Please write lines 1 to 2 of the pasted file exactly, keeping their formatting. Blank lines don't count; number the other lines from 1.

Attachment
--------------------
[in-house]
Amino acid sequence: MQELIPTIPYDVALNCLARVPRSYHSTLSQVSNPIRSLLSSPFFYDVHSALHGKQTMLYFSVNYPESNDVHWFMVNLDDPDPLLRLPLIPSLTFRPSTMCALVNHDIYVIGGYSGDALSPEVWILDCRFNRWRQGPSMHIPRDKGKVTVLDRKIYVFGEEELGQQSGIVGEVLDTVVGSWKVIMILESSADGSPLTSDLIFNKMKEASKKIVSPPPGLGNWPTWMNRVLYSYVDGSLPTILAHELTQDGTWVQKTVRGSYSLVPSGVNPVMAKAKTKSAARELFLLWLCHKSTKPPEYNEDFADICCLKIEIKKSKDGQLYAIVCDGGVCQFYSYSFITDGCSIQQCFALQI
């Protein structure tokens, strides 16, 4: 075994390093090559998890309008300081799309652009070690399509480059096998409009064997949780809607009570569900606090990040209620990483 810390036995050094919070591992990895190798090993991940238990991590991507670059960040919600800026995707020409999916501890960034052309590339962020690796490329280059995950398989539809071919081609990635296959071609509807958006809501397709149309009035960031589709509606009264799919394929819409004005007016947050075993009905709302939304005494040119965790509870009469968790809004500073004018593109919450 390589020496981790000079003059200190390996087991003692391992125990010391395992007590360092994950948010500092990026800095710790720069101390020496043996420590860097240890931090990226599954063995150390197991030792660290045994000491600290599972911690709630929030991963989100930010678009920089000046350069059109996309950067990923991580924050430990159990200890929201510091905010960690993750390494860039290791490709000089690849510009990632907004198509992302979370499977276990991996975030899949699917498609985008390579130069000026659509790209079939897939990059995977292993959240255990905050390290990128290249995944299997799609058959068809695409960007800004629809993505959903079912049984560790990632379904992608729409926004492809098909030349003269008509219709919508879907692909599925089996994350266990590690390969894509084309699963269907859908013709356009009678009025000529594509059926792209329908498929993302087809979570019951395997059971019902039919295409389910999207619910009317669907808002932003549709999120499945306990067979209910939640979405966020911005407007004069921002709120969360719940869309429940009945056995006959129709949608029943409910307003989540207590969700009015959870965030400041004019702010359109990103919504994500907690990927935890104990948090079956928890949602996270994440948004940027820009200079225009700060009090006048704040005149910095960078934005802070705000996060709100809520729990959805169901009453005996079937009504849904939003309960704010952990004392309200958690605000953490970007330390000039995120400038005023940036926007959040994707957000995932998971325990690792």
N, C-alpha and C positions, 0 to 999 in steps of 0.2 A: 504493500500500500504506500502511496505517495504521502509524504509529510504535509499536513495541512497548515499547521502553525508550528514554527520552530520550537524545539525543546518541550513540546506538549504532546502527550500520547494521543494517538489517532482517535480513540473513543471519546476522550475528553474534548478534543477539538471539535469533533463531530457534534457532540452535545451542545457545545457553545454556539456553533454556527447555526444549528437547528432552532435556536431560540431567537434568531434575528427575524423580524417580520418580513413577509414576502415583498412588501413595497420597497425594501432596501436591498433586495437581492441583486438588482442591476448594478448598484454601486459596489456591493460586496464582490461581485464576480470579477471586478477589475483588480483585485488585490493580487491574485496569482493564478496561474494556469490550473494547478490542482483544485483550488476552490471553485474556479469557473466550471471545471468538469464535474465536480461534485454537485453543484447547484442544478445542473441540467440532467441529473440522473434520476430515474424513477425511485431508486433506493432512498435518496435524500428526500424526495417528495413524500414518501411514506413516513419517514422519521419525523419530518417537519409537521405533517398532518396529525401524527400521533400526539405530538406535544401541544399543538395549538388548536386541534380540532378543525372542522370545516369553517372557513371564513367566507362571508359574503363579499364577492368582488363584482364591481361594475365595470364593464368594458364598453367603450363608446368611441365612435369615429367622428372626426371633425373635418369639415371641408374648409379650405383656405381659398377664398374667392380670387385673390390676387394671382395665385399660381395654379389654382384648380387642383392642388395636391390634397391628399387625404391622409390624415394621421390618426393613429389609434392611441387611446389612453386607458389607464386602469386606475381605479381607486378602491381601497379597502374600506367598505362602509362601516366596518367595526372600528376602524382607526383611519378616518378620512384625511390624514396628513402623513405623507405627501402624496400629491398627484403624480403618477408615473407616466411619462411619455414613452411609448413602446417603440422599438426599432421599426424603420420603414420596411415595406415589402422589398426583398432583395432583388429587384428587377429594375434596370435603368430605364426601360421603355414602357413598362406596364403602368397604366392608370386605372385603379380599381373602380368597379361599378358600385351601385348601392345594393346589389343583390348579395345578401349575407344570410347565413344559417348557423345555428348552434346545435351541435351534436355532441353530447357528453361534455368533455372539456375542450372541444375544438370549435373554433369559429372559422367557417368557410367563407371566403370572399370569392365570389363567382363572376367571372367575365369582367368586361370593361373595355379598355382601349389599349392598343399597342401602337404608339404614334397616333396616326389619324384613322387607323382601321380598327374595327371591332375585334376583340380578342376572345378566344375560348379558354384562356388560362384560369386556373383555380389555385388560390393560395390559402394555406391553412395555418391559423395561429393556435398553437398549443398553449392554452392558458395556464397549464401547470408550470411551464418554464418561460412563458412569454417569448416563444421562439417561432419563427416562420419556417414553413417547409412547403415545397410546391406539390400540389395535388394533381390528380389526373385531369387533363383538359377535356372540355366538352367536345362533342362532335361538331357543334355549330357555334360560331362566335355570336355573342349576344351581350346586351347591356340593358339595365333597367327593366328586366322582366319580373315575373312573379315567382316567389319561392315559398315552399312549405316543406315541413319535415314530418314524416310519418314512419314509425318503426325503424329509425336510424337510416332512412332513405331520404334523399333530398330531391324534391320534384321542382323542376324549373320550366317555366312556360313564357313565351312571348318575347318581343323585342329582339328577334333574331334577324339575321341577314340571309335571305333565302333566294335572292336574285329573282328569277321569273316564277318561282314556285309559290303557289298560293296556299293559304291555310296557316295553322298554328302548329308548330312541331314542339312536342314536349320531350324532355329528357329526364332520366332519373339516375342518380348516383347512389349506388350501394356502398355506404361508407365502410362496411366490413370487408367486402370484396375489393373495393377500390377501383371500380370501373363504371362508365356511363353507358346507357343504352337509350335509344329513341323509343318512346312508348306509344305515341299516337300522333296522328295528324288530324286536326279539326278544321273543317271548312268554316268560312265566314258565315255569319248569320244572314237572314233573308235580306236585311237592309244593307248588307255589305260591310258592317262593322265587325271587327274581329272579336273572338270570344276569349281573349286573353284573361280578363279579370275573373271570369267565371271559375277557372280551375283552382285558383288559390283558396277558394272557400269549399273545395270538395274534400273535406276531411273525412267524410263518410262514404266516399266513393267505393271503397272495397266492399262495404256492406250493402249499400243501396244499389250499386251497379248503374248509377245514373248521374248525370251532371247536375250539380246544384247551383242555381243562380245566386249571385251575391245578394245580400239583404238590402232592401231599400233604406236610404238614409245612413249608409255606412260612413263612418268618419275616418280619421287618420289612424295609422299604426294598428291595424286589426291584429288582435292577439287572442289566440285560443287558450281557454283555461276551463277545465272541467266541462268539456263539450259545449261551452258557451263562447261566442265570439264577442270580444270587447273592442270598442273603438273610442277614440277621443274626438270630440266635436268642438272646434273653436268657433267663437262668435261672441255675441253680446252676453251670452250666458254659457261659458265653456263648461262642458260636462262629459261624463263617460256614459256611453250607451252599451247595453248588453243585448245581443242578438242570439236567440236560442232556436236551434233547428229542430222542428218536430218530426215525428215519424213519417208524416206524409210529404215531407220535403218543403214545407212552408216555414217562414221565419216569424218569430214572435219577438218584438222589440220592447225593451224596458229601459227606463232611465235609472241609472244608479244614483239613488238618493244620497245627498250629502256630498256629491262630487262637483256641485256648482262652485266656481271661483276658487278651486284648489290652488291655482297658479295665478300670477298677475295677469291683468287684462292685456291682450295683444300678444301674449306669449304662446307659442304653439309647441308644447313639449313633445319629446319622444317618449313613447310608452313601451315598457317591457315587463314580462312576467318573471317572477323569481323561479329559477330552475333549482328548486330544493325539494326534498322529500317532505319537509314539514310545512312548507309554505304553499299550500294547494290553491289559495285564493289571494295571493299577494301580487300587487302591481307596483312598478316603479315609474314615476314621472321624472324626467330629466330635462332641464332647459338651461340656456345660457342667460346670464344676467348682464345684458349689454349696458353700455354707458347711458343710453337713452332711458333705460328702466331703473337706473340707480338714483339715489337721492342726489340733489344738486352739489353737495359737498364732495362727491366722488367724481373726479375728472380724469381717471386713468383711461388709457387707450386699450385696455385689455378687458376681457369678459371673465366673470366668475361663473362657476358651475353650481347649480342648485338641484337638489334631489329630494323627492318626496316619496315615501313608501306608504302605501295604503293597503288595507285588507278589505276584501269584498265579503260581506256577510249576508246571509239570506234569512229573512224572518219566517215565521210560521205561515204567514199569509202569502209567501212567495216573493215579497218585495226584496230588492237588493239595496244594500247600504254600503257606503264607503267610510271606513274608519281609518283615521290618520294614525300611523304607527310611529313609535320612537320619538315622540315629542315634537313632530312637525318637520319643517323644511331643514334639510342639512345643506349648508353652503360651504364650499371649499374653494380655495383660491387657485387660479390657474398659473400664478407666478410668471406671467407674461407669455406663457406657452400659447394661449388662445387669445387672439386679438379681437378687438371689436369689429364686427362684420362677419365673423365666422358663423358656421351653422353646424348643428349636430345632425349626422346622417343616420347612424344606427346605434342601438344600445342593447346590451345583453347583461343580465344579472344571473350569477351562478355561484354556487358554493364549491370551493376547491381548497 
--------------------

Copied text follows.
[in-house]
Amino acid sequence: MQELIPTIPYDVALNCLARVPRSYHSTLSQVSNPIRSLLSSPFFYDVHSALHGKQTMLYFSVNYPESNDVHWFMVNLDDPDPLLRLPLIPSLTFRPSTMCALVNHDIYVIGGYSGDALSPEVWILDCRFNRWRQGPSMHIPRDKGKVTVLDRKIYVFGEEELGQQSGIVGEVLDTVVGSWKVIMILESSADGSPLTSDLIFNKMKEASKKIVSPPPGLGNWPTWMNRVLYSYVDGSLPTILAHELTQDGTWVQKTVRGSYSLVPSGVNPVMAKAKTKSAARELFLLWLCHKSTKPPEYNEDFADICCLKIEIKKSKDGQLYAIVCDGGVCQFYSYSFITDGCSIQQCFALQI